Street Talk: Eatery’s food for thought
This restaurant will have a little something extra on the menu.
At a taste-testing event Nov. 8, the Business Journal learned about an LLC created to give minorities a jump-start in business.
Forty Acres Lifestyle LLC recently was formed as the holding company for Forty Acres Soul Kitchen, a soul food restaurant announced in June that will soft open in late December at 1059 Wealthy St. SE.
Gemini Publications staff members Charlsie Dewey and Rachel Watson attended a tasting unveiling several dishes from Forty Acres’ new menu, including fried green tomatoes with fried okra, skillet cheese on flatbread, shrimp and fish po’ boys, cheesesteak bowls, hand pies and peach cobbler.
Lewis Williams — former general manager of LINC Up Soul Food Café that closed in June to make way for this new venture — is teaming up as a co-owner on the restaurant side with Darel Ross II, co-director of Start Garden.
Chef Trimell Hawkins — a graduate of the Secchia Institute of Culinary Arts at Grand Rapids Community College — will lead food operations. The trio plan to hire locally, with special outreach to minorities.
A portion of the restaurant’s sales will be donated to LINC Up, where Ross was an executive director from 2008 until this past winter.
Ross said the LLC will be broader in purpose than the restaurant and will fit with his longtime passion for helping minorities become entrepreneurs. He said the LLC’s first priority is to get the restaurant running and then will expand its focus to helping others start businesses.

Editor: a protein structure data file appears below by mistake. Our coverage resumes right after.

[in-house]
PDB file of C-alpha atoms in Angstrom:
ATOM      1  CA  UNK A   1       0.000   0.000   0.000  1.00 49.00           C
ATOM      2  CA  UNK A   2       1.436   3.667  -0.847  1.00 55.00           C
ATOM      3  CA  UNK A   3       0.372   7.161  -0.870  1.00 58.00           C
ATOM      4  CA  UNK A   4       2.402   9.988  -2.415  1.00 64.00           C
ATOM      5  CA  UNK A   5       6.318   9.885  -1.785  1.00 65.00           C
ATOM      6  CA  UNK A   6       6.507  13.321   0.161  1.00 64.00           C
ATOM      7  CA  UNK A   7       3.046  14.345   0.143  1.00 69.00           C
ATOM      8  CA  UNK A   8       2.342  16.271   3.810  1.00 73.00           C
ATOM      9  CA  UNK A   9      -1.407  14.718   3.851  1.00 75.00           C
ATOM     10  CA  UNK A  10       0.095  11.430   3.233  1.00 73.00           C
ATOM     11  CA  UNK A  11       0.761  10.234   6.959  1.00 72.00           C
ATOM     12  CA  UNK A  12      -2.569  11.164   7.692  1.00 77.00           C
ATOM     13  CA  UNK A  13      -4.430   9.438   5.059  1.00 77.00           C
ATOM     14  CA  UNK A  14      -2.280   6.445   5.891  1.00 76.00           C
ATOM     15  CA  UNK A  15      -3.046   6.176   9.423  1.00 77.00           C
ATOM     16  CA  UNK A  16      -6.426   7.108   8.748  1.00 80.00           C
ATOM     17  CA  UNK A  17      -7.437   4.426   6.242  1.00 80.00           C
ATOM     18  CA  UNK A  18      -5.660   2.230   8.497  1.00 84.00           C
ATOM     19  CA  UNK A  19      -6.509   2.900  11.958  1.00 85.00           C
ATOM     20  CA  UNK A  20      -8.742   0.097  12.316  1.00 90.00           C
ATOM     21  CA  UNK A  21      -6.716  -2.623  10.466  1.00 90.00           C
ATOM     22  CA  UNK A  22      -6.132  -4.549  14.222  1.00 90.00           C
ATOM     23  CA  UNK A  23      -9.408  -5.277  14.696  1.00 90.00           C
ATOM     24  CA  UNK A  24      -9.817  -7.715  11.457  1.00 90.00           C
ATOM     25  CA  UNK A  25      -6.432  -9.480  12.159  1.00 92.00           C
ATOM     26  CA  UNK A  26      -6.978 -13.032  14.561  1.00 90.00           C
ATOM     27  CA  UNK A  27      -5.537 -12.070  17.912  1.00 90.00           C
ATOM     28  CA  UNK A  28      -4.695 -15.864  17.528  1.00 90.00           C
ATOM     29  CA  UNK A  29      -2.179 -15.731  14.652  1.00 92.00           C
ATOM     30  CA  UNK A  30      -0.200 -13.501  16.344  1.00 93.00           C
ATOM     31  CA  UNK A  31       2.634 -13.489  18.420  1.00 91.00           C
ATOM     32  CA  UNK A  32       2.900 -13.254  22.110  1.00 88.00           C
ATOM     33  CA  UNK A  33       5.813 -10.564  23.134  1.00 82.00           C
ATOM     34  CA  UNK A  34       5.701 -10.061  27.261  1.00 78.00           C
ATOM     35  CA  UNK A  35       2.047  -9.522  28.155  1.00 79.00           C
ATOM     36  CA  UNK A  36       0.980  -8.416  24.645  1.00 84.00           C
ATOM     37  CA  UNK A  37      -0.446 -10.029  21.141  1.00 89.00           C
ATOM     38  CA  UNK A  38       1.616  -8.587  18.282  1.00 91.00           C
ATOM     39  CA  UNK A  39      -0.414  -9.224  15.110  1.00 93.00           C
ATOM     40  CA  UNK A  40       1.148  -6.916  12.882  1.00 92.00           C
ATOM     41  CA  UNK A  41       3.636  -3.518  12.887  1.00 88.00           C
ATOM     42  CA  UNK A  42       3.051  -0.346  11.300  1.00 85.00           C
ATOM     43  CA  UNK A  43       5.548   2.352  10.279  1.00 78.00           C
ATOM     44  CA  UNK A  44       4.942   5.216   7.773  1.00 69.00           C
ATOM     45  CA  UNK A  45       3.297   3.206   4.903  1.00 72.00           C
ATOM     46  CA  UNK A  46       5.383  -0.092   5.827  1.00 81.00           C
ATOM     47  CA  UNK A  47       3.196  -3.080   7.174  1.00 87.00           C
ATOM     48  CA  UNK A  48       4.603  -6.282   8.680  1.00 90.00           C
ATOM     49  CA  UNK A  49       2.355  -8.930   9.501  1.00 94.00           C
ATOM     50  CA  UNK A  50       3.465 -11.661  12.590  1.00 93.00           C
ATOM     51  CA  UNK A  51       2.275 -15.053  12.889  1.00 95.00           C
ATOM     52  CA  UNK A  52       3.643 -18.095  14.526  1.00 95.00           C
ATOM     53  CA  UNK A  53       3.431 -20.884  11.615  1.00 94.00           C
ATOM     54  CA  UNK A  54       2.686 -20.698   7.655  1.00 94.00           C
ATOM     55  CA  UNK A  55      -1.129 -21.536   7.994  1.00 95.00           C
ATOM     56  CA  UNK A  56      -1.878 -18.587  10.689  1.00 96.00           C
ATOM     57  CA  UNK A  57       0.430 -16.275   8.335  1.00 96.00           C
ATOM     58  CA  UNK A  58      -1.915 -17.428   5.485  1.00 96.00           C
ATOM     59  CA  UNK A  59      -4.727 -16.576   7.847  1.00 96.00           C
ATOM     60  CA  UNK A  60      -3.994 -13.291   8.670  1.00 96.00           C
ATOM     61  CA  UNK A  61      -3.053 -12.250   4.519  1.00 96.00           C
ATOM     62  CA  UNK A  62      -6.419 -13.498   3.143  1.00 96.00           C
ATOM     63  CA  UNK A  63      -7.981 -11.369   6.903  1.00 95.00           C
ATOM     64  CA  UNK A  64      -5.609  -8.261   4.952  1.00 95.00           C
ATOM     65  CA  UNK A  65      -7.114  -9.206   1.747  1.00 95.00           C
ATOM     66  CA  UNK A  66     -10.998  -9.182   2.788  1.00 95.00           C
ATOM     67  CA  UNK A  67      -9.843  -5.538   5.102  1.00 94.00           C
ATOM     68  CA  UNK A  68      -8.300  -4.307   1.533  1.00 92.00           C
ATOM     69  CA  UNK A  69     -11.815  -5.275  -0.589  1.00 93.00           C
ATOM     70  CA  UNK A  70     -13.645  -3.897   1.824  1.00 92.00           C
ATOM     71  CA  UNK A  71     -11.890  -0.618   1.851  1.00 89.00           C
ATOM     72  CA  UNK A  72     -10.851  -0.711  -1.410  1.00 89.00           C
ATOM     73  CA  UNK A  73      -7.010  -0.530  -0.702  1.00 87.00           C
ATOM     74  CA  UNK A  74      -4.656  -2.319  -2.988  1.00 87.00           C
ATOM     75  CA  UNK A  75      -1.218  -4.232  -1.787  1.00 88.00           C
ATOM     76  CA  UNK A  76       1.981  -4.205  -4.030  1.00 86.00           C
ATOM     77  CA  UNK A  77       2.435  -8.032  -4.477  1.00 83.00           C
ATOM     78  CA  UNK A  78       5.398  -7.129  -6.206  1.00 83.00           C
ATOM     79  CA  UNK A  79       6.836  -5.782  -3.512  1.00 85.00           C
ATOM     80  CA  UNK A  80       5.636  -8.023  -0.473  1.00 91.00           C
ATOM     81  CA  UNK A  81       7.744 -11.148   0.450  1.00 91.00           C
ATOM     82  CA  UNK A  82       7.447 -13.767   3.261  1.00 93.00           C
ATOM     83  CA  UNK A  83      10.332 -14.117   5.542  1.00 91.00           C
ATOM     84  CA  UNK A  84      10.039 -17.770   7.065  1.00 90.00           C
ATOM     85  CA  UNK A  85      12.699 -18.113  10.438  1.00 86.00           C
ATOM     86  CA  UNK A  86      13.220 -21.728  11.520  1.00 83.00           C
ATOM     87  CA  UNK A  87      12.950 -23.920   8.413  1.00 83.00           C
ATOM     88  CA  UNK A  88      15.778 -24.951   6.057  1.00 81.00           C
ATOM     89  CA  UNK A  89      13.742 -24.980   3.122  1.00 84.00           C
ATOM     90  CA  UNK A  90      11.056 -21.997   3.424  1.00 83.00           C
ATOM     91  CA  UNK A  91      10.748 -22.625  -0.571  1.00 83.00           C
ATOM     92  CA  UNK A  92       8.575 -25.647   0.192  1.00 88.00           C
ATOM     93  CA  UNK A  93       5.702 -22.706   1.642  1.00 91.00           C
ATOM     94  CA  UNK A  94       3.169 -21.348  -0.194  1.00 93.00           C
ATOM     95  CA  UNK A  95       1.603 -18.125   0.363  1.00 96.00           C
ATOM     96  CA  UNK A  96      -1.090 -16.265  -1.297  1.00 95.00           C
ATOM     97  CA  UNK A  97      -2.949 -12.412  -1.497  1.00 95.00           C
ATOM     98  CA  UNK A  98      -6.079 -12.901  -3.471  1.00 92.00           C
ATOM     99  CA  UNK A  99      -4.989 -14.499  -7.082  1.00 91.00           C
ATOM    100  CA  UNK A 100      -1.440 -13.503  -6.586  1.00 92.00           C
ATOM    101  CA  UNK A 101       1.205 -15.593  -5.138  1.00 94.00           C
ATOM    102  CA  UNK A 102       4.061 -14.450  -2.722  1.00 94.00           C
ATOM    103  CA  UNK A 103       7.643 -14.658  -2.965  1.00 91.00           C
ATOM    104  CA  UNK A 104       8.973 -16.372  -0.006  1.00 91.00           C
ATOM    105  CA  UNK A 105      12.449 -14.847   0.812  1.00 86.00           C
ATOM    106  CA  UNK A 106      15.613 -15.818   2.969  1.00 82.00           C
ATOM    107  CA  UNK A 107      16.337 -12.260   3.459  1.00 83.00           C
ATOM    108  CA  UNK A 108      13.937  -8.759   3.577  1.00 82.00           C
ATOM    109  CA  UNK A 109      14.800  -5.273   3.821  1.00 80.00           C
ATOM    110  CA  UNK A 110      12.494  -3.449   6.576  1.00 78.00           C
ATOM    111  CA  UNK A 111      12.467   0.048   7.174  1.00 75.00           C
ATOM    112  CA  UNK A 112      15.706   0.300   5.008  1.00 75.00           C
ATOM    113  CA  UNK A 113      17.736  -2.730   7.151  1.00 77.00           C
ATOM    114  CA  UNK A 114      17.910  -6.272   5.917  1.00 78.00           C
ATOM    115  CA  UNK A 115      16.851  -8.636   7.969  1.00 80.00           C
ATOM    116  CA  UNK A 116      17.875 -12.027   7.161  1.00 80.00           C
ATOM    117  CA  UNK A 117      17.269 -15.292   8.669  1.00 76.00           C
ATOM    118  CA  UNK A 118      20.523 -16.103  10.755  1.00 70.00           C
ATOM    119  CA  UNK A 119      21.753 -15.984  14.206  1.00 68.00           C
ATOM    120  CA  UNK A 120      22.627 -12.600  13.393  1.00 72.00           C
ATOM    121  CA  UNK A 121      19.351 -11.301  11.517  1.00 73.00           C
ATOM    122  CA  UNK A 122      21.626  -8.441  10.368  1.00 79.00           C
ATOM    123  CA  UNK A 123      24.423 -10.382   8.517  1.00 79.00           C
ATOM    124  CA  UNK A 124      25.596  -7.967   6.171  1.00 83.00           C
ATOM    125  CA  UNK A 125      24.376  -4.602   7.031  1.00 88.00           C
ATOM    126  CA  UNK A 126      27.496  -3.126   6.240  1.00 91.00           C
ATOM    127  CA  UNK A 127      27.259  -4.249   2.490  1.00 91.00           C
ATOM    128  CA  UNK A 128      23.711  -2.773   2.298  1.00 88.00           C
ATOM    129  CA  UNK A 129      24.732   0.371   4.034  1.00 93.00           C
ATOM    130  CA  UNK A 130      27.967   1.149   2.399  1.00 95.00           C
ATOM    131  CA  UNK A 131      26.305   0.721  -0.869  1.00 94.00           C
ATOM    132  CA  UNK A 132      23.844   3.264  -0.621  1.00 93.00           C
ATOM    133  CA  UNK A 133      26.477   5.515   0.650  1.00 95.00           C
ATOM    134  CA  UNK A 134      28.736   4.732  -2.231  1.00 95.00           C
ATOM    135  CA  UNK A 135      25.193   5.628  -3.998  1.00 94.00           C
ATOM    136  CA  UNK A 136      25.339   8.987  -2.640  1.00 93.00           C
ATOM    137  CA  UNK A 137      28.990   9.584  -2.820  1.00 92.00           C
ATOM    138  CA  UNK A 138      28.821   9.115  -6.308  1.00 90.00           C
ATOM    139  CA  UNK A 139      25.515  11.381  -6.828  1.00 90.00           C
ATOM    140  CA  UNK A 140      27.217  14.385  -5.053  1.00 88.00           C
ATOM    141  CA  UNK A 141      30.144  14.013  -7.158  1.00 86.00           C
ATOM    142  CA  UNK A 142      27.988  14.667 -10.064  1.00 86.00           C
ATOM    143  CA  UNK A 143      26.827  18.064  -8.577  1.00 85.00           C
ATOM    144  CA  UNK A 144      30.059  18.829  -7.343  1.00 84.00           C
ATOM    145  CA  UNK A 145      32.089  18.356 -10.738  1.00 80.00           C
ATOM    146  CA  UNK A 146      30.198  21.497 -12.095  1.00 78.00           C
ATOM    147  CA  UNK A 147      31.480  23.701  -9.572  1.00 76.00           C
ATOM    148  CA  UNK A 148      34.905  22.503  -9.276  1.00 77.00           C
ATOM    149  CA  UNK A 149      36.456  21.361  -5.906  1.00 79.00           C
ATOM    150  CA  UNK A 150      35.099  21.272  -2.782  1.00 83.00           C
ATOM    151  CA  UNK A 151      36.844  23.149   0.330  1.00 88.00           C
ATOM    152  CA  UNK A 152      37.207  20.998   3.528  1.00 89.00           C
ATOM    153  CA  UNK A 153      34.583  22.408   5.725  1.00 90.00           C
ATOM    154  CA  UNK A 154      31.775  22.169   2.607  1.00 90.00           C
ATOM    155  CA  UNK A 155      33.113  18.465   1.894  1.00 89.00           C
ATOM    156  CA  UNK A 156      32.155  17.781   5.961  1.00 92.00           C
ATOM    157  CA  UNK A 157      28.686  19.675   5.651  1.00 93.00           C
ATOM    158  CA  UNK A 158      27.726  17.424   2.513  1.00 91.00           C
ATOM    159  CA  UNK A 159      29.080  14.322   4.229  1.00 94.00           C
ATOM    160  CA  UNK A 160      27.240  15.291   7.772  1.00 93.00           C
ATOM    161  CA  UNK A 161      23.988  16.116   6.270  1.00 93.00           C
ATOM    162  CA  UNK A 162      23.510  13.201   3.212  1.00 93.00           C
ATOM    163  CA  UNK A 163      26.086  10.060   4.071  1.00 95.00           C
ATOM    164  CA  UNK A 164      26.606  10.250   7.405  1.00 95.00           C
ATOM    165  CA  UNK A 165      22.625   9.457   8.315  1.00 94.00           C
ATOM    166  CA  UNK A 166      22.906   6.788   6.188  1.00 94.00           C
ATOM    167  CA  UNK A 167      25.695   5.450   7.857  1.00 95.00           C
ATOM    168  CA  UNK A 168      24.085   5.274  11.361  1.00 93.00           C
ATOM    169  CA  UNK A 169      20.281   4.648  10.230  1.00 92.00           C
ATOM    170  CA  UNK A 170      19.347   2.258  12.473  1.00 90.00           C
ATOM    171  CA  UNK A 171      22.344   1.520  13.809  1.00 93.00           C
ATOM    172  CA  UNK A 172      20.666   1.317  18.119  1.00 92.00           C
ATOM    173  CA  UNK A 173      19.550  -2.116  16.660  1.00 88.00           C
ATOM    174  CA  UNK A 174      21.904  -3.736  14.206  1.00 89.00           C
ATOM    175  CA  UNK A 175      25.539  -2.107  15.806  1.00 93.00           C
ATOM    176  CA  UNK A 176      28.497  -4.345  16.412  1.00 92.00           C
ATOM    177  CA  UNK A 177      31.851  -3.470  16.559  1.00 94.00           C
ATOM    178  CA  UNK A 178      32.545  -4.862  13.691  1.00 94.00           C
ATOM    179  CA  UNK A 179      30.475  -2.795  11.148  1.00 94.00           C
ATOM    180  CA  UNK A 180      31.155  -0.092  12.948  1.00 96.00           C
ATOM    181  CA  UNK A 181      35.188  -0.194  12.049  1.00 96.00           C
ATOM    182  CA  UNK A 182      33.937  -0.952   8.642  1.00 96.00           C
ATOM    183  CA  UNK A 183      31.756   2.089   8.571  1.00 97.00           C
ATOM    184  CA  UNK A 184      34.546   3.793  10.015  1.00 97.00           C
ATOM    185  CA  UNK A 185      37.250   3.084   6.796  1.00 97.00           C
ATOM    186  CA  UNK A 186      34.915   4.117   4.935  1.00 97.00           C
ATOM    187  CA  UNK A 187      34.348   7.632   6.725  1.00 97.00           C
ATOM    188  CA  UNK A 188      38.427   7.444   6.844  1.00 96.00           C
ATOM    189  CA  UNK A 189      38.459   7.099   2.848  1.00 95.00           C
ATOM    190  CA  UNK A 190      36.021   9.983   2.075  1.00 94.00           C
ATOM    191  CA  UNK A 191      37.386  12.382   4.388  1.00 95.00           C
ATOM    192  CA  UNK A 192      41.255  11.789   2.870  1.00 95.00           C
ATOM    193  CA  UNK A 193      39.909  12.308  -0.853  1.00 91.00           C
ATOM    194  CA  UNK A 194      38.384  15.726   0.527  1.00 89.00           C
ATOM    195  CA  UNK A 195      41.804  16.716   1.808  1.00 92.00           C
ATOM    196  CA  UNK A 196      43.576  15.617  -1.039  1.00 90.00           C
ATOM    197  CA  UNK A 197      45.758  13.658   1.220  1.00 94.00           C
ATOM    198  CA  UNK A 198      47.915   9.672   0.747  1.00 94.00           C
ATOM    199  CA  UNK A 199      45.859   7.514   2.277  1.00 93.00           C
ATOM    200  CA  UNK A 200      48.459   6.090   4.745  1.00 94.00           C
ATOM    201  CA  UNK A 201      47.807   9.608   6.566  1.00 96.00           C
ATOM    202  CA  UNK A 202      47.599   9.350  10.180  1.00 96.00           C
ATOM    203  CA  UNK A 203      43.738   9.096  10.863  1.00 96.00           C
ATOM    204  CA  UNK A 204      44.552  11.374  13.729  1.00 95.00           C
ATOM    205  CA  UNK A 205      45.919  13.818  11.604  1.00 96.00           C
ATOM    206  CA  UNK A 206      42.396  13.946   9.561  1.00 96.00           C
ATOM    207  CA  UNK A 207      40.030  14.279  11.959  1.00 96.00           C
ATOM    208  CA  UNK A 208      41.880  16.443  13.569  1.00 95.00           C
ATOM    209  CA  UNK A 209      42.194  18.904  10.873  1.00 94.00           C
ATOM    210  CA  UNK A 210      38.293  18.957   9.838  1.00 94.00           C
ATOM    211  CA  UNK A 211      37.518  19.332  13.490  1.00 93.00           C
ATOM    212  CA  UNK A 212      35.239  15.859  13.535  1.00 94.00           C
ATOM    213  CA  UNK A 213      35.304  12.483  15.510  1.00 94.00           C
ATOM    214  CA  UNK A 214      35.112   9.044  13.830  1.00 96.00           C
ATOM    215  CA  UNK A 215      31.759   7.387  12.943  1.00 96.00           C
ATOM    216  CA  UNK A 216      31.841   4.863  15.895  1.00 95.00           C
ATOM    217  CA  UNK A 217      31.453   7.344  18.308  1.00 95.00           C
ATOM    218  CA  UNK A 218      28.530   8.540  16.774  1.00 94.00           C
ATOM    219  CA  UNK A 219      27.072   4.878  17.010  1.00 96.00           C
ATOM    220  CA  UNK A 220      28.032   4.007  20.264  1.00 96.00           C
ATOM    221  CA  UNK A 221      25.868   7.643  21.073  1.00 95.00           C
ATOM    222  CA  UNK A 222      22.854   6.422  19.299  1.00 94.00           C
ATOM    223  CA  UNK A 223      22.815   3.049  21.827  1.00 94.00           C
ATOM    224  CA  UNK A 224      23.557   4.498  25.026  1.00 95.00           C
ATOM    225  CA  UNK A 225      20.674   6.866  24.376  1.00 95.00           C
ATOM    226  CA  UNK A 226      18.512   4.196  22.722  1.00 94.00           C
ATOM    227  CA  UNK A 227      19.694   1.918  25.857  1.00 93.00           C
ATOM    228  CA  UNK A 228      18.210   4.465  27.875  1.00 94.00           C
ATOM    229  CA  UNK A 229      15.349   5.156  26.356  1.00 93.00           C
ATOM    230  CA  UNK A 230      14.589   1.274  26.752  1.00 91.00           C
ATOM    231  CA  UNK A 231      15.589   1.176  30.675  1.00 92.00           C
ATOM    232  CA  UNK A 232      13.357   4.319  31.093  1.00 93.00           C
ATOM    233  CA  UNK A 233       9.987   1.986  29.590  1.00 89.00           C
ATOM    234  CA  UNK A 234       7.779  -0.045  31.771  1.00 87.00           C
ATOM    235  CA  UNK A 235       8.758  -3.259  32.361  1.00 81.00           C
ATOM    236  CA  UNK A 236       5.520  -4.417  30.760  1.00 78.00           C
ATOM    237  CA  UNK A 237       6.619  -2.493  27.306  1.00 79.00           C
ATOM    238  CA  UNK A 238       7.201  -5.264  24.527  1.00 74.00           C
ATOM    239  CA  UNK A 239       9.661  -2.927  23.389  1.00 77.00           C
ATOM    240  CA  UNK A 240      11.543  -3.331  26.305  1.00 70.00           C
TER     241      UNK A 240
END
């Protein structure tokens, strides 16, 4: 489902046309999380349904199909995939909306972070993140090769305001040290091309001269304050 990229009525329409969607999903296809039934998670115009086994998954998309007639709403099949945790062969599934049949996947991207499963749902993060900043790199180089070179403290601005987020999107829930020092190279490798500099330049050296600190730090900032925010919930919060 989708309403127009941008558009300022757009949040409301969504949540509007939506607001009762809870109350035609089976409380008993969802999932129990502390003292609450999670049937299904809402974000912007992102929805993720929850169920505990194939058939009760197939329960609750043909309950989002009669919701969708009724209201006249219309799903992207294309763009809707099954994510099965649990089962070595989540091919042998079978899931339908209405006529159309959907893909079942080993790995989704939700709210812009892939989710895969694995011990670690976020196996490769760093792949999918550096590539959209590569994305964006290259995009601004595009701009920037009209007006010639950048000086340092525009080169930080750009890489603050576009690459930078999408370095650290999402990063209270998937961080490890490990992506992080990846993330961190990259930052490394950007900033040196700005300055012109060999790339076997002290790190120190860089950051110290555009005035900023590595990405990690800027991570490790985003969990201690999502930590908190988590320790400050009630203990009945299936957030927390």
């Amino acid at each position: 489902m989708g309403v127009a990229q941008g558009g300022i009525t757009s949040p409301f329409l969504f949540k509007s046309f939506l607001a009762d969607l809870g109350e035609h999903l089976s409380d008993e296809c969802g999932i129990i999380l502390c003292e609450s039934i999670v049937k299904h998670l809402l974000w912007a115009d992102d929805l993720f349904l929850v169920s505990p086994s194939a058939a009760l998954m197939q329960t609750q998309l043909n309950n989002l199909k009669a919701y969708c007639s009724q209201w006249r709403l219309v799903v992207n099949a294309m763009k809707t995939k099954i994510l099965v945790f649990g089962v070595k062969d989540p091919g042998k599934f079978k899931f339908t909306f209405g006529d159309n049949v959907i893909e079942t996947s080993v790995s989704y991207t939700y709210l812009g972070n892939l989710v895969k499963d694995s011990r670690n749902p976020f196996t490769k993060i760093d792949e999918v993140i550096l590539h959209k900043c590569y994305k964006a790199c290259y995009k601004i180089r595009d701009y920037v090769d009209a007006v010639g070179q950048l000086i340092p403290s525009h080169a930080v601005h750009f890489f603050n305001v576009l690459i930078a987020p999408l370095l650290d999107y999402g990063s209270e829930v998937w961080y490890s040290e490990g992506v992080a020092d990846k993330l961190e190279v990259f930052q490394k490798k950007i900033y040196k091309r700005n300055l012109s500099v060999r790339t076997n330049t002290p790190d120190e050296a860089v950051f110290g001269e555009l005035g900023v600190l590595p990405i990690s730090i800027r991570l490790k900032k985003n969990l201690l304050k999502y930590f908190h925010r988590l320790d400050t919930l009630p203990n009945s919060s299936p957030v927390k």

The plan also will include some type of real estate development component, he said, although that won’t be unveiled at this stage.
He stressed that his role overseeing the LLC, though related topically in focus to his work at Start Garden, will be its own beast.
“This is not part of Start Garden,” he said. “It’s a separate venture.”
Raul Alvarez, principal at Grand Rapids-based public relations firm GTSD Group, lauded the LLC’s plans and said the community should keep a close eye on outcomes.
“This is good stuff,” he said. “Really good stuff.”
The family-owned Richard Engels Jewelers announced recently its intent to close its doors once its entire inventory has been sold, and though owner Dennis Engels is looking forward to spending more time with his wife and children, he’s also reflecting on the legacy his family’s business had in the community.
Engels started working for his father, Richard Engels, at about age 10. He would come into the store to polish rings and fit watchbands after school and during the summer.
“I liked coming to work with my dad, and it really developed my inspiration to stay in the family business for so many years,” he said.
“I enjoy the interaction with the customers, the satisfaction of making somebody happy. I just enjoy what I do.”
Engels recalled a divorced couple that came into his jewelry store. He knew both of them well, as they had been customers over the years. Thinking they were getting re-married, he started showing them engagement rings.
But it turned out they were shopping for a graduation gift for their son.
“I was really embarrassed,” Engels said.
But his embarrassment soon turned to smiles after the couple returned to Richard Engels Jewelers about two hours later.
“He ended up buying her a two-carat diamond engagement ring and a platinum mounting, and they got married,” he said. “My wife and I were invited to the wedding, so that was kind of exciting.”
Engels said his customer relations have been a multigenerational affair, as he’s also sold engagement rings to customers’ grandchildren.